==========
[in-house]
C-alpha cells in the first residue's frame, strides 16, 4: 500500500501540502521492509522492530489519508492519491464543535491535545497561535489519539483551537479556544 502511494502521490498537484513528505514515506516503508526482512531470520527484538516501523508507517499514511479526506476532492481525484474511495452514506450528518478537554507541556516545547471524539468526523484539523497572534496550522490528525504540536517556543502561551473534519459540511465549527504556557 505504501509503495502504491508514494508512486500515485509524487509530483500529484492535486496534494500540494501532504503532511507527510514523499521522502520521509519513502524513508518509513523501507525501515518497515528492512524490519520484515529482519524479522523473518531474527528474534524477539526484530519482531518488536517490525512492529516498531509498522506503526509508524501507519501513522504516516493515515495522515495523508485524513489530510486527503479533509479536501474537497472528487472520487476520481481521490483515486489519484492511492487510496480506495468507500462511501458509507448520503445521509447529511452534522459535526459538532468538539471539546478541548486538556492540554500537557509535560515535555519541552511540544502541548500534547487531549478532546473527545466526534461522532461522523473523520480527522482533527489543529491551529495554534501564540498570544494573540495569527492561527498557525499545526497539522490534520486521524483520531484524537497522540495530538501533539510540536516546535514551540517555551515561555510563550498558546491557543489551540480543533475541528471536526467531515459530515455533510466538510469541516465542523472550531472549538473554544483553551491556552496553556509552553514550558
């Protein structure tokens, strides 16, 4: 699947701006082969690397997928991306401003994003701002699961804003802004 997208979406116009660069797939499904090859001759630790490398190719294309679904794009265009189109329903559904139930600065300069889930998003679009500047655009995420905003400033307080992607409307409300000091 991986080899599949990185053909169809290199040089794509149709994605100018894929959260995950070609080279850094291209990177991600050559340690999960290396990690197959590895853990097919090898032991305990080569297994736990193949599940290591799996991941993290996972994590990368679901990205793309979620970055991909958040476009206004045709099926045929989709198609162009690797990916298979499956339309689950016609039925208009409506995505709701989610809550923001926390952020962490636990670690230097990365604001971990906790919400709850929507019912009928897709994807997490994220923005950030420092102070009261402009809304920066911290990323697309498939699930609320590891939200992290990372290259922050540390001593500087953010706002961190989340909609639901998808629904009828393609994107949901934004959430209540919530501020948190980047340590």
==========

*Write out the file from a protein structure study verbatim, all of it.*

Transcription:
[in-house]
C-alpha cells in the first residue's frame, strides 16, 4: 500500500501540502521492509522492530489519508492519491464543535491535545497561535489519539483551537479556544 502511494502521490498537484513528505514515506516503508526482512531470520527484538516501523508507517499514511479526506476532492481525484474511495452514506450528518478537554507541556516545547471524539468526523484539523497572534496550522490528525504540536517556543502561551473534519459540511465549527504556557 505504501509503495502504491508514494508512486500515485509524487509530483500529484492535486496534494500540494501532504503532511507527510514523499521522502520521509519513502524513508518509513523501507525501515518497515528492512524490519520484515529482519524479522523473518531474527528474534524477539526484530519482531518488536517490525512492529516498531509498522506503526509508524501507519501513522504516516493515515495522515495523508485524513489530510486527503479533509479536501474537497472528487472520487476520481481521490483515486489519484492511492487510496480506495468507500462511501458509507448520503445521509447529511452534522459535526459538532468538539471539546478541548486538556492540554500537557509535560515535555519541552511540544502541548500534547487531549478532546473527545466526534461522532461522523473523520480527522482533527489543529491551529495554534501564540498570544494573540495569527492561527498557525499545526497539522490534520486521524483520531484524537497522540495530538501533539510540536516546535514551540517555551515561555510563550498558546491557543489551540480543533475541528471536526467531515459530515455533510466538510469541516465542523472550531472549538473554544483553551491556552496553556509552553514550558
């Protein structure tokens, strides 16, 4: 699947701006082969690397997928991306401003994003701002699961804003802004 997208979406116009660069797939499904090859001759630790490398190719294309679904794009265009189109329903559904139930600065300069889930998003679009500047655009995420905003400033307080992607409307409300000091 991986080899599949990185053909169809290199040089794509149709994605100018894929959260995950070609080279850094291209990177991600050559340690999960290396990690197959590895853990097919090898032991305990080569297994736990193949599940290591799996991941993290996972994590990368679901990205793309979620970055991909958040476009206004045709099926045929989709198609162009690797990916298979499956339309689950016609039925208009409506995505709701989610809550923001926390952020962490636990670690230097990365604001971990906790919400709850929507019912009928897709994807997490994220923005950030420092102070009261402009809304920066911290990323697309498939699930609320590891939200992290990372290259922050540390001593500087953010706002961190989340909609639901998808629904009828393609994107949901934004959430209540919530501020948190980047340590």